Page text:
Principles of Oral Language Immersion and Teaching Dene Morphology
Presenter: Agnes Carlson, MFNERC
Audience: language instructors, educational assistants, learners of a new language, educational leaders
We are currently seeing an important shift in language efforts in many First Nations, as we often hear “our” languages being spoken during cultural events throughout the year. At this workshop, we will share language-learning strategies, specifically for teaching Dene morphology. These methods are directly utilized at summer language camps, and in culture transmission. The benefits of language camps teach young children to understand the way of our people and to lead them into Houzu eghenai.
We will also demonstrate how to create language scripts, as this is the basis for teaching Dene morphology.
Aboriginal Games and Co-operative Activities
Presenter: Blair Robillard
Have fun learning and exploring traditional values that are built on a foundation of respect. In this workshop, participants will learn about the diverse applications of traditional First Nations games and co-operative activities. The benefits of such activities will also be discussed, including the low to no cost of all games and activities and how they are applicable to all academic fields and curricula. The circle teachings applied to the games and activities encourage the use of holistic teachings. They also can be used for self, team and support staff assessments.
Fun, Interactive Ways to Learn Native Languages Using Handheld Devices
Presenter: Don Thornton, Thornton Media
Audience: educators, students, anyone interested in using technology to bring languages back into homes where they belong
We will introduce participants to our elegant language & culture apps, specifically made for Indigenous languages of Canada and the U.S. Our apps are beautifully tailored to each First Nation we work with and can be used for many types of language-learning programs including immersion, in-school, after-school and master/apprentice.
At this conference we will debut our new Storybook Grammar App (for Maskwacis Cree). The app – titled “Maskosis Goes To School” – uses professionally animated characters to help teach the language patterns (grammar) of Cree.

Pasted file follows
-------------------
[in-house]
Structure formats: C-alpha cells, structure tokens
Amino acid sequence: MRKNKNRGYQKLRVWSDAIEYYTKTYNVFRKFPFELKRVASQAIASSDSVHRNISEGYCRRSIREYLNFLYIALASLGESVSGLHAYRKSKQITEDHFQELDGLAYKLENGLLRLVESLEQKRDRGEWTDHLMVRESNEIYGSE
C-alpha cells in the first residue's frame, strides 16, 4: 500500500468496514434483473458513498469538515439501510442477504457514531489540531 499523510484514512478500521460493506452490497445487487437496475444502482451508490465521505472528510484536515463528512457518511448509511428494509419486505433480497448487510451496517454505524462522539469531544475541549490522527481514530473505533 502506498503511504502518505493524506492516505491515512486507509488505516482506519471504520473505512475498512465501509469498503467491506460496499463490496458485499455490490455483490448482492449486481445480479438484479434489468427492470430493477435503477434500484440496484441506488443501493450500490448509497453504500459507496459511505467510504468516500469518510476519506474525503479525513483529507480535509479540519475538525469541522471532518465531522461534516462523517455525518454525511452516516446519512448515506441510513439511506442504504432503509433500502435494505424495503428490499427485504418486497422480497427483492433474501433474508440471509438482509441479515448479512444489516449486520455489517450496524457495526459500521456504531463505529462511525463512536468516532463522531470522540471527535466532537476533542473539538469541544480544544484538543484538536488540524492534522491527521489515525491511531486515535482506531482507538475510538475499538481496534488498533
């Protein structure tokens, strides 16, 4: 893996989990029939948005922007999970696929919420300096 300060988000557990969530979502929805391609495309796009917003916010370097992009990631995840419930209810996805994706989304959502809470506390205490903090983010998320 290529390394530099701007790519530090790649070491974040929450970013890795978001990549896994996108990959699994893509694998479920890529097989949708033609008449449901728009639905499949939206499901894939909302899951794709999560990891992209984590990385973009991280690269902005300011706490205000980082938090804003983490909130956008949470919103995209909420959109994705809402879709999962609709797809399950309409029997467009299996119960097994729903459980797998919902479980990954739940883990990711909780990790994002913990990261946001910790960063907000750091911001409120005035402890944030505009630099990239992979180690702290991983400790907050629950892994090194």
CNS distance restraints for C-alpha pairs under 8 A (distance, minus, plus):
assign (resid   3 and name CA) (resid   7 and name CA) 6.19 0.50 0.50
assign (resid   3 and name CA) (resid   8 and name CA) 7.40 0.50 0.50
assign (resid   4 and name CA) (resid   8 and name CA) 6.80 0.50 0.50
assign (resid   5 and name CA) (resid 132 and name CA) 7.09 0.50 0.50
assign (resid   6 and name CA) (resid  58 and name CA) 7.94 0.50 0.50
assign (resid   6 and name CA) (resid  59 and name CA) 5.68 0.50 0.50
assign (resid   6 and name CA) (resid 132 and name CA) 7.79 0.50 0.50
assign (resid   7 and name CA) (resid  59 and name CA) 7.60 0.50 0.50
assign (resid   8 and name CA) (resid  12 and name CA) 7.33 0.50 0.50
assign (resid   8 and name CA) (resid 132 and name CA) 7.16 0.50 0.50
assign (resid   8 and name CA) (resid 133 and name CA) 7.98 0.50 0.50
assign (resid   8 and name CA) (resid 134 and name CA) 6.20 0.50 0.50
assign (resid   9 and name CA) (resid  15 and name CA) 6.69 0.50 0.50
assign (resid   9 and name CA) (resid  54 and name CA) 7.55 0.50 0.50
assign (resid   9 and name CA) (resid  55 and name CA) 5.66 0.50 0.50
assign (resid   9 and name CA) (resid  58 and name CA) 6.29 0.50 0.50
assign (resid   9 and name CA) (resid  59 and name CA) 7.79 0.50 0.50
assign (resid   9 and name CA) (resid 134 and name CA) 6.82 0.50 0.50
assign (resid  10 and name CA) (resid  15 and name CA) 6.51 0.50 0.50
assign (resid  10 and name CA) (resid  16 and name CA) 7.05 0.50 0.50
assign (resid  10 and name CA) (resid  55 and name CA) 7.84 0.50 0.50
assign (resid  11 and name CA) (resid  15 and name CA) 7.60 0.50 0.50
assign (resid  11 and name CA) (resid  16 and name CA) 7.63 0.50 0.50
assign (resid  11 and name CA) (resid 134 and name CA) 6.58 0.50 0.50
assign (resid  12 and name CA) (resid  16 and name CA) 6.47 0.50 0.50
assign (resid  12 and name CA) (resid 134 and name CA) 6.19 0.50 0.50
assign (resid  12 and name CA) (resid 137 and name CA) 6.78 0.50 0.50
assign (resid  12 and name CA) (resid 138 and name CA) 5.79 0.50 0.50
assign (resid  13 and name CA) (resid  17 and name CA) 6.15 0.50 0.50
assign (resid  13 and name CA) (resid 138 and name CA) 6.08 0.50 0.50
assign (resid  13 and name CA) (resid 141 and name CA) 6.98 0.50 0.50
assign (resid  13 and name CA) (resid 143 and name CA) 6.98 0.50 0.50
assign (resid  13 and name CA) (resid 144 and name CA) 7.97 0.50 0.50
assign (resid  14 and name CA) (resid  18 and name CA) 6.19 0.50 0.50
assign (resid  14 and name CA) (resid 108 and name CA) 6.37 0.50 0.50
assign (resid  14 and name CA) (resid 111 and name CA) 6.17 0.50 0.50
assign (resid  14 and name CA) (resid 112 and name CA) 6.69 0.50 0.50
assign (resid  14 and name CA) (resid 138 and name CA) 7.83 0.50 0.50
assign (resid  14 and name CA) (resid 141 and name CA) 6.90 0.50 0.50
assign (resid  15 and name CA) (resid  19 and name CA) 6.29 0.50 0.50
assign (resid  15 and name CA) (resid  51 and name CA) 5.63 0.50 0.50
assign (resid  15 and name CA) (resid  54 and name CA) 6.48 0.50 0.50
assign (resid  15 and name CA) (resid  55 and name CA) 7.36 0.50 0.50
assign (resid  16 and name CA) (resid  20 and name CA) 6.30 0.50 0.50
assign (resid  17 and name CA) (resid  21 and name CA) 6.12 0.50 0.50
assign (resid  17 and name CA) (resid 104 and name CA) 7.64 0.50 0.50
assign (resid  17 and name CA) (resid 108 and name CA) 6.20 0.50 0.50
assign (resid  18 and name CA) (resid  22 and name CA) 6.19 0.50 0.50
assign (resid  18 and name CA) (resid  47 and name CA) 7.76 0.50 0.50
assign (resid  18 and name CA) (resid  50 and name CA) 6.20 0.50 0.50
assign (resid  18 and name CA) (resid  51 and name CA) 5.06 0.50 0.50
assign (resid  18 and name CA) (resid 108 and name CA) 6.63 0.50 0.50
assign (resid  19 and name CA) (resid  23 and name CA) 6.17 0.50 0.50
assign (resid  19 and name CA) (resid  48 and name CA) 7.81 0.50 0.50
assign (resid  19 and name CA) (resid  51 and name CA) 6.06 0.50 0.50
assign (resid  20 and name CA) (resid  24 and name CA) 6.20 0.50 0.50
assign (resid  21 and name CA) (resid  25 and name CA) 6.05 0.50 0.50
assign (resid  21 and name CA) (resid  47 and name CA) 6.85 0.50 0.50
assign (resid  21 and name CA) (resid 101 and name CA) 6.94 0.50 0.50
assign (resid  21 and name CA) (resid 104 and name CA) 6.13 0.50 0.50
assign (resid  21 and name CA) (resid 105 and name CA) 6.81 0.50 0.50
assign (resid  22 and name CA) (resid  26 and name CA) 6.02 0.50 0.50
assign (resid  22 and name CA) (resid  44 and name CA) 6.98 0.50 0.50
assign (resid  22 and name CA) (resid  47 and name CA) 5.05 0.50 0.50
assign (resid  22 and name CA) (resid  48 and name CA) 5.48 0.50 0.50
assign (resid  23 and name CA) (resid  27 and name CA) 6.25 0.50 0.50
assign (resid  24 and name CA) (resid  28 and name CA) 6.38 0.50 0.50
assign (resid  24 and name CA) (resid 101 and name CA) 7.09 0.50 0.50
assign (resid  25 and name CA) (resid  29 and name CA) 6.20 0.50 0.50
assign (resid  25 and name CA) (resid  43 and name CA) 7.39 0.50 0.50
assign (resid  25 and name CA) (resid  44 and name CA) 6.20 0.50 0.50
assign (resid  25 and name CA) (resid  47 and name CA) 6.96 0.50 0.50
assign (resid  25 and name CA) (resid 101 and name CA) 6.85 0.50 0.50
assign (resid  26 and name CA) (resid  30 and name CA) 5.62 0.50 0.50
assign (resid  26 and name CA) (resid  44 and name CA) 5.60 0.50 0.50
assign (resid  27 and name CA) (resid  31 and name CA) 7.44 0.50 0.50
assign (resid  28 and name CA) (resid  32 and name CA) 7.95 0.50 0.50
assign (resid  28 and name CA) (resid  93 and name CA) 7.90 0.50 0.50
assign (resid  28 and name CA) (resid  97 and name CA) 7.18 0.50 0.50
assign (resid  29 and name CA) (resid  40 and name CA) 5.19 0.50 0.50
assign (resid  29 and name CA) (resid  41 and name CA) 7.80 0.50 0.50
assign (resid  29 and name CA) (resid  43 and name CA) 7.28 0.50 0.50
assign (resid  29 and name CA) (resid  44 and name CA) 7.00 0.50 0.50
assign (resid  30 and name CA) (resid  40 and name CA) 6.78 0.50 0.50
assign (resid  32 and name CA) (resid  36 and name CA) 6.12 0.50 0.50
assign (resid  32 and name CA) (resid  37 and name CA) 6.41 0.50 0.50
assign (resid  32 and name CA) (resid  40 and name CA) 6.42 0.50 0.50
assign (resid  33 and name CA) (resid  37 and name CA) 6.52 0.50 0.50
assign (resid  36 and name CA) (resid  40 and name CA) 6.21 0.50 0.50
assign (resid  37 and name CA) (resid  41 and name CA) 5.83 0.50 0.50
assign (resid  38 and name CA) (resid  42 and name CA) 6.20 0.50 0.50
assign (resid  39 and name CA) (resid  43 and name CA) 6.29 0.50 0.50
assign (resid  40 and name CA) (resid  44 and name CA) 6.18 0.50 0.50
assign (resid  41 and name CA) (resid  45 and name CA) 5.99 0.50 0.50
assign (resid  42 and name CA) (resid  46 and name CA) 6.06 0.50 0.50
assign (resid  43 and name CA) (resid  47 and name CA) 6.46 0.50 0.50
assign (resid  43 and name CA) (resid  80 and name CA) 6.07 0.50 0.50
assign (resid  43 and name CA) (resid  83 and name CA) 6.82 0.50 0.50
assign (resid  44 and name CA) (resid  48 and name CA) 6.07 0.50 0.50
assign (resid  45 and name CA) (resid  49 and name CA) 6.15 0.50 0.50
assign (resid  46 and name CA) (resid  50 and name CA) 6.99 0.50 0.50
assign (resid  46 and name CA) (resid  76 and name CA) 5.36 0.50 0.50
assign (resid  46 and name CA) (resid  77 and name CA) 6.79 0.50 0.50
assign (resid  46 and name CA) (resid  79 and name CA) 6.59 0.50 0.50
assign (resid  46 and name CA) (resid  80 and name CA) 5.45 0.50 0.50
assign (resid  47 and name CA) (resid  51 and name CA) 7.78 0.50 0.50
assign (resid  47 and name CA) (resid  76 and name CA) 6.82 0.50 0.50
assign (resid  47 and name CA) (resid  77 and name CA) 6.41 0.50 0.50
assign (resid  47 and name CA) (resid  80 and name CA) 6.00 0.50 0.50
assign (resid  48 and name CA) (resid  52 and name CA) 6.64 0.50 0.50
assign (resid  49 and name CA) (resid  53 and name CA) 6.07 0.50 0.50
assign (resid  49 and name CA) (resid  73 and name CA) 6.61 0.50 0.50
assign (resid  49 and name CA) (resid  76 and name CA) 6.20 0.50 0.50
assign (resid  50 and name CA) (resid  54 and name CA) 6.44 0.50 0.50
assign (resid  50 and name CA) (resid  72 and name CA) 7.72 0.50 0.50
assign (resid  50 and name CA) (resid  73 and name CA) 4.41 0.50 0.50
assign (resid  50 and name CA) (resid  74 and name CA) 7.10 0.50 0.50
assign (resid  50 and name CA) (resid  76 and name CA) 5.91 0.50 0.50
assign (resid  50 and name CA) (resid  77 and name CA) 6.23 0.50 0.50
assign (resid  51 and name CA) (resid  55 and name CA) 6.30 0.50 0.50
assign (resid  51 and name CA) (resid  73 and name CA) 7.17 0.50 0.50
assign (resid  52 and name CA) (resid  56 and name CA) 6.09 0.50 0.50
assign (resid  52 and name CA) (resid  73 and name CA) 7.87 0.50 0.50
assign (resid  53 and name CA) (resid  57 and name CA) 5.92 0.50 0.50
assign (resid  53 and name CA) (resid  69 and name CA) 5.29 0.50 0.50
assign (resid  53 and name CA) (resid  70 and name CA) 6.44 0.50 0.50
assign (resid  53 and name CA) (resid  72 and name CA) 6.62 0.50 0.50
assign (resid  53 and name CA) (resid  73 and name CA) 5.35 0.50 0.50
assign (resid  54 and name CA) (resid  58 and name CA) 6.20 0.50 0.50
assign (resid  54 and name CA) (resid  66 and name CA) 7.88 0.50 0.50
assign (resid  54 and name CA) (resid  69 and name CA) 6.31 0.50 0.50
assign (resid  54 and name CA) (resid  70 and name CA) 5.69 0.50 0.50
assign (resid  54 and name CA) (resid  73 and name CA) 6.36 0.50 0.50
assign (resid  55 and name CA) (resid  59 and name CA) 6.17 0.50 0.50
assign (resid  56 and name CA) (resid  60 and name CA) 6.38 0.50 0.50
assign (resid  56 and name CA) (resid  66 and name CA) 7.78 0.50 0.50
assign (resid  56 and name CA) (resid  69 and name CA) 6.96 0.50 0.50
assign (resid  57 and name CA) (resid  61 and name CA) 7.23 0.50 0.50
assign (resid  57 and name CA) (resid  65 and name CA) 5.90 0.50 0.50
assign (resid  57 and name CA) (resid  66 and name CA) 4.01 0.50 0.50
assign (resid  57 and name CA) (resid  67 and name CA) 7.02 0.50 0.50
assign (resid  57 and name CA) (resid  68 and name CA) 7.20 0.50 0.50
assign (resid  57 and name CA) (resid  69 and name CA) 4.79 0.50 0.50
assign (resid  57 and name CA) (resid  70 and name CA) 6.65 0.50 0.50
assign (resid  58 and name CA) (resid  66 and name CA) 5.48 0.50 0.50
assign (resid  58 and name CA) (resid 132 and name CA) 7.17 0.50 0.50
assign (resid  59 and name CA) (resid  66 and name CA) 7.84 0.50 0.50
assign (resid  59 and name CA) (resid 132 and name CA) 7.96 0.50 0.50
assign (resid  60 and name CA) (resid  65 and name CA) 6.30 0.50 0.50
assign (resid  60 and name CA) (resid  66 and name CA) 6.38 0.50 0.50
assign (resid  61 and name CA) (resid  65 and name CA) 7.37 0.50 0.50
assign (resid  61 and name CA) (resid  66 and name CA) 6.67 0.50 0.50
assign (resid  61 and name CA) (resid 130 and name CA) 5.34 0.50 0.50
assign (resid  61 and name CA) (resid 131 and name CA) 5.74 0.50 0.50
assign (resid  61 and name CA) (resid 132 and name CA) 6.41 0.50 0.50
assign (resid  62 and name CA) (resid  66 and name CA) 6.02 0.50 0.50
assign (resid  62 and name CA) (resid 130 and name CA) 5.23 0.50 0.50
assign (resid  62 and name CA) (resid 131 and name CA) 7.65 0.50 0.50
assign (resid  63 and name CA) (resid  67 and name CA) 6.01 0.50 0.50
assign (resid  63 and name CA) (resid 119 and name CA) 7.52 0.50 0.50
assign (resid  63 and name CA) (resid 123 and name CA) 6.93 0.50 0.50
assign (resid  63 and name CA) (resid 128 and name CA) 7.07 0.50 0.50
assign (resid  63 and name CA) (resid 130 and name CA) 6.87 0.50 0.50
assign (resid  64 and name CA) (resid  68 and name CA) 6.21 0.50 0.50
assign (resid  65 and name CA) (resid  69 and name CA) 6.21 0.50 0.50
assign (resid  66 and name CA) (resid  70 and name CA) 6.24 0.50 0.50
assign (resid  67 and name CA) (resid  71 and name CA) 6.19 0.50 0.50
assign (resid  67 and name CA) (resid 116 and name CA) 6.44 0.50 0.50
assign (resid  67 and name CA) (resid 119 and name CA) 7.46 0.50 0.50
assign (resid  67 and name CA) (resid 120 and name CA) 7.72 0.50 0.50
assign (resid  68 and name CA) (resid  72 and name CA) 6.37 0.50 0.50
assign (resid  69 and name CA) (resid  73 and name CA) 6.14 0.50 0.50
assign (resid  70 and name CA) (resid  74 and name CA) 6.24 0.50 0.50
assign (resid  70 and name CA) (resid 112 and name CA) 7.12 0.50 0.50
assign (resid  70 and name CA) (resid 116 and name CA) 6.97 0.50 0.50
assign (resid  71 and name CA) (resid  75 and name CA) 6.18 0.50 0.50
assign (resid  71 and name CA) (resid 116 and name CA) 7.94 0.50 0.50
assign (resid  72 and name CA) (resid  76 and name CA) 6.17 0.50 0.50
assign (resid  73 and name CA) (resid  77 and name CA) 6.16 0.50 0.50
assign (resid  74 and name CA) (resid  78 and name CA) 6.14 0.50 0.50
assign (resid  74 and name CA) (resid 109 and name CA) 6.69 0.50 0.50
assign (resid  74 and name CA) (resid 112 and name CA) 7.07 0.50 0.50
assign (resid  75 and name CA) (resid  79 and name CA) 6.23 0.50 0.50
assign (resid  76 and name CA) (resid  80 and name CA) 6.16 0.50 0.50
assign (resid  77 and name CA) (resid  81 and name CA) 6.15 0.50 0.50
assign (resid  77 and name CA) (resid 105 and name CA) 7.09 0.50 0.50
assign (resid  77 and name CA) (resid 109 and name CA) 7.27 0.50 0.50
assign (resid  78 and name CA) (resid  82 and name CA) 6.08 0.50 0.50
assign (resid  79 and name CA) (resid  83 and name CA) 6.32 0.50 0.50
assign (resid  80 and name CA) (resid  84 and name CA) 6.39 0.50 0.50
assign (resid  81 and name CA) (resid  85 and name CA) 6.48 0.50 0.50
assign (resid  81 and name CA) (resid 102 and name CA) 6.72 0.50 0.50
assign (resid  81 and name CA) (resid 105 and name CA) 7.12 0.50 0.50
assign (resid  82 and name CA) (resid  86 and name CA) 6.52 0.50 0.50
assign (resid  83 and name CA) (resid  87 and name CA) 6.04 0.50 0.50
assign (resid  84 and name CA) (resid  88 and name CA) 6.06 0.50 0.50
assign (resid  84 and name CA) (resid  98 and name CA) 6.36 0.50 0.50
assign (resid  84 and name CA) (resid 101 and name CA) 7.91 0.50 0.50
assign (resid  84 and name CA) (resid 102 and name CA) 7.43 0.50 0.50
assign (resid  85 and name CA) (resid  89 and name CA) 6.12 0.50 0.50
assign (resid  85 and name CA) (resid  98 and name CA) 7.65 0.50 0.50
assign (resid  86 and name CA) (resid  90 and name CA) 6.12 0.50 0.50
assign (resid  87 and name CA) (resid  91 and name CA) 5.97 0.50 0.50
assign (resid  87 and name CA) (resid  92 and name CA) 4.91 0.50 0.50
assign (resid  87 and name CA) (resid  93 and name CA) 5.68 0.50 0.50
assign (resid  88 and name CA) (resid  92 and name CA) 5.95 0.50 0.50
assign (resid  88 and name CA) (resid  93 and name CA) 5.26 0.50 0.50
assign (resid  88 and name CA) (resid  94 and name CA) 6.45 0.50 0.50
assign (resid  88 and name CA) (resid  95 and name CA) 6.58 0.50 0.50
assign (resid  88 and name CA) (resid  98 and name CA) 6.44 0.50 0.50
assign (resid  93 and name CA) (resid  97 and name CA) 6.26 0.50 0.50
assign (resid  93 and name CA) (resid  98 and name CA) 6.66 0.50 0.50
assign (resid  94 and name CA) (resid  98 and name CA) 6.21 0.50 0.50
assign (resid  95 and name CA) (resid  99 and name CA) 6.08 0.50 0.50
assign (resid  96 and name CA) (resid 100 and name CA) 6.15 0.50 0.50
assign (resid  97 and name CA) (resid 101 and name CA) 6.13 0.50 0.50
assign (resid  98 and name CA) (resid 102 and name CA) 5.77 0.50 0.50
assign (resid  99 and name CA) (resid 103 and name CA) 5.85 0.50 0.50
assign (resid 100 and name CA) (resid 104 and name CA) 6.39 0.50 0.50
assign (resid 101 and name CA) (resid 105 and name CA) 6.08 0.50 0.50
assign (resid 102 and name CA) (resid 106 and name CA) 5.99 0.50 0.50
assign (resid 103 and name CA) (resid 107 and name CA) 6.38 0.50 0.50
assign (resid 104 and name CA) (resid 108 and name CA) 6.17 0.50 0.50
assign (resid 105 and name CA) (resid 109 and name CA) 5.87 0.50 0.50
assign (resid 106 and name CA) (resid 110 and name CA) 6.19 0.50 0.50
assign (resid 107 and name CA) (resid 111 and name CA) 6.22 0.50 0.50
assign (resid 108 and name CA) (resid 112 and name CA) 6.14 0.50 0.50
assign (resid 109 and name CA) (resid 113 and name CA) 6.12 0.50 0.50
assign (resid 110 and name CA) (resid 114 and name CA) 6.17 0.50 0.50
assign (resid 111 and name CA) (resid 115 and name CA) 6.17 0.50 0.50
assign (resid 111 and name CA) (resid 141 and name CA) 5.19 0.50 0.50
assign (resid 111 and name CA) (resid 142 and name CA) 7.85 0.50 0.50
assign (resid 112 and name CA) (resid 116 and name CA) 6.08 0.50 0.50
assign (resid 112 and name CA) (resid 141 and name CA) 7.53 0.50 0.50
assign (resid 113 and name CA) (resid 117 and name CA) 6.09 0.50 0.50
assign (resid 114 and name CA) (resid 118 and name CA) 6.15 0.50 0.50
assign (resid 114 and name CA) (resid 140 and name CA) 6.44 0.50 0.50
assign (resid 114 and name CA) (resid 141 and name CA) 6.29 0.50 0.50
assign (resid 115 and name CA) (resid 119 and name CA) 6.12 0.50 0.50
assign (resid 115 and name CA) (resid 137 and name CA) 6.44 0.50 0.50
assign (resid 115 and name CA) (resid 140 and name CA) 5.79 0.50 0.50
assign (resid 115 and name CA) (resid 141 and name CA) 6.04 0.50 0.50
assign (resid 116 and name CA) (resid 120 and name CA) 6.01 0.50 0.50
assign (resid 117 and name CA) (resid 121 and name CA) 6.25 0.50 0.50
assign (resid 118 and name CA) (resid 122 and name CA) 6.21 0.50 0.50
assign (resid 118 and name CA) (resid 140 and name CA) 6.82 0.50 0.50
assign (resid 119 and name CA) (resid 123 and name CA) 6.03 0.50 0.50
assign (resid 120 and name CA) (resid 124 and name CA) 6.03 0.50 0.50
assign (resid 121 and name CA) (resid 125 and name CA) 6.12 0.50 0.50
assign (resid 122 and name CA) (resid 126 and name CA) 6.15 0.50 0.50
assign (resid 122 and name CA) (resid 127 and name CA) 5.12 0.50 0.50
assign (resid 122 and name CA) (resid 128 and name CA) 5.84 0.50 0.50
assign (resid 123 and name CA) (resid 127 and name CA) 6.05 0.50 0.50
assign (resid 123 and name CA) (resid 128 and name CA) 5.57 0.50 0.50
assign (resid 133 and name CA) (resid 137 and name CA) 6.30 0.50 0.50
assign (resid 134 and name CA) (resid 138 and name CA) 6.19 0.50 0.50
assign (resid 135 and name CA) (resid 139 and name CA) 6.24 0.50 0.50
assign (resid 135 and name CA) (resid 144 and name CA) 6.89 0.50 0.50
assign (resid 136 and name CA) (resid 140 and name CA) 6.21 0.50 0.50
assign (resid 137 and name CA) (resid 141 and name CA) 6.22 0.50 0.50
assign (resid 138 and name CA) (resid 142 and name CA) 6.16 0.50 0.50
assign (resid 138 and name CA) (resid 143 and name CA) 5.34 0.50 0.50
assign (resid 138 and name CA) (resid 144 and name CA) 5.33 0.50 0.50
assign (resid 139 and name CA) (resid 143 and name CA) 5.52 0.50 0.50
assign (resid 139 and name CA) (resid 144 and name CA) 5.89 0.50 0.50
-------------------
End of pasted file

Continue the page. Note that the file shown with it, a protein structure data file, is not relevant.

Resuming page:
Thornton Media is a pioneer in the field and has worked with over 200 Native communities. In Canada we have created apps for Anishnaabemowin, Cree, Dakota, Lakota, Cayuga, Blackfoot, Saulteaux and many more.
Rediscovering Indigenous Identity
Presenters: Debra Beach Ducharme, Marsha Missyabit and Margaret Hart
Audience: middle years and high school teachers, resource teachers, counselors
How do you begin the process of helping young people discover who they are in a way that is meaningful, respectful and supports an Indigenous world-view? This interactive workshop will help instructors and teachers use hands-on activities to assist young people in discovering the gift of being First Nations. Three practical exercises will be shared to assist students on this journey of self-discovery: the gifts you are born with, your family, and life experiences. Be prepared to participate!
Nakiskamohtahowin: A Cree Sexual Health Glossary
Presenters: Albert McLeod, Cultural Adaptation Services and Margaret Poitras, All Nations Hope Network
Audience: teachers, language teachers
The language, social skills and identities of young people can be strengthened when they are instructed in their traditional language. Learning about Cree words that describe sex biology and behaviours can be fun and informative. Linking the physical, emotional, mental, spiritual, and sexual aspects of life is a holistic approach to mino-pimatisiwin.
The learning objectives of this workshop are threefold: to inform educators about Cree words that can be used to discuss sexual health, to strengthen the Cree cultural paradigm through the promotion of the Cree language, and to link the Cree language to land-based and spiritual belief systems.
Thanadelthur (aka “Slave Woman”): A Dene Woman who Contributed to the Hudson Bay Company
Presenters: Lucy Antsanen and Jennifer Williams, MFNERC
Audience: education leaders, educators, educational support workers, historians, anyone who wants to learn about Manitoba history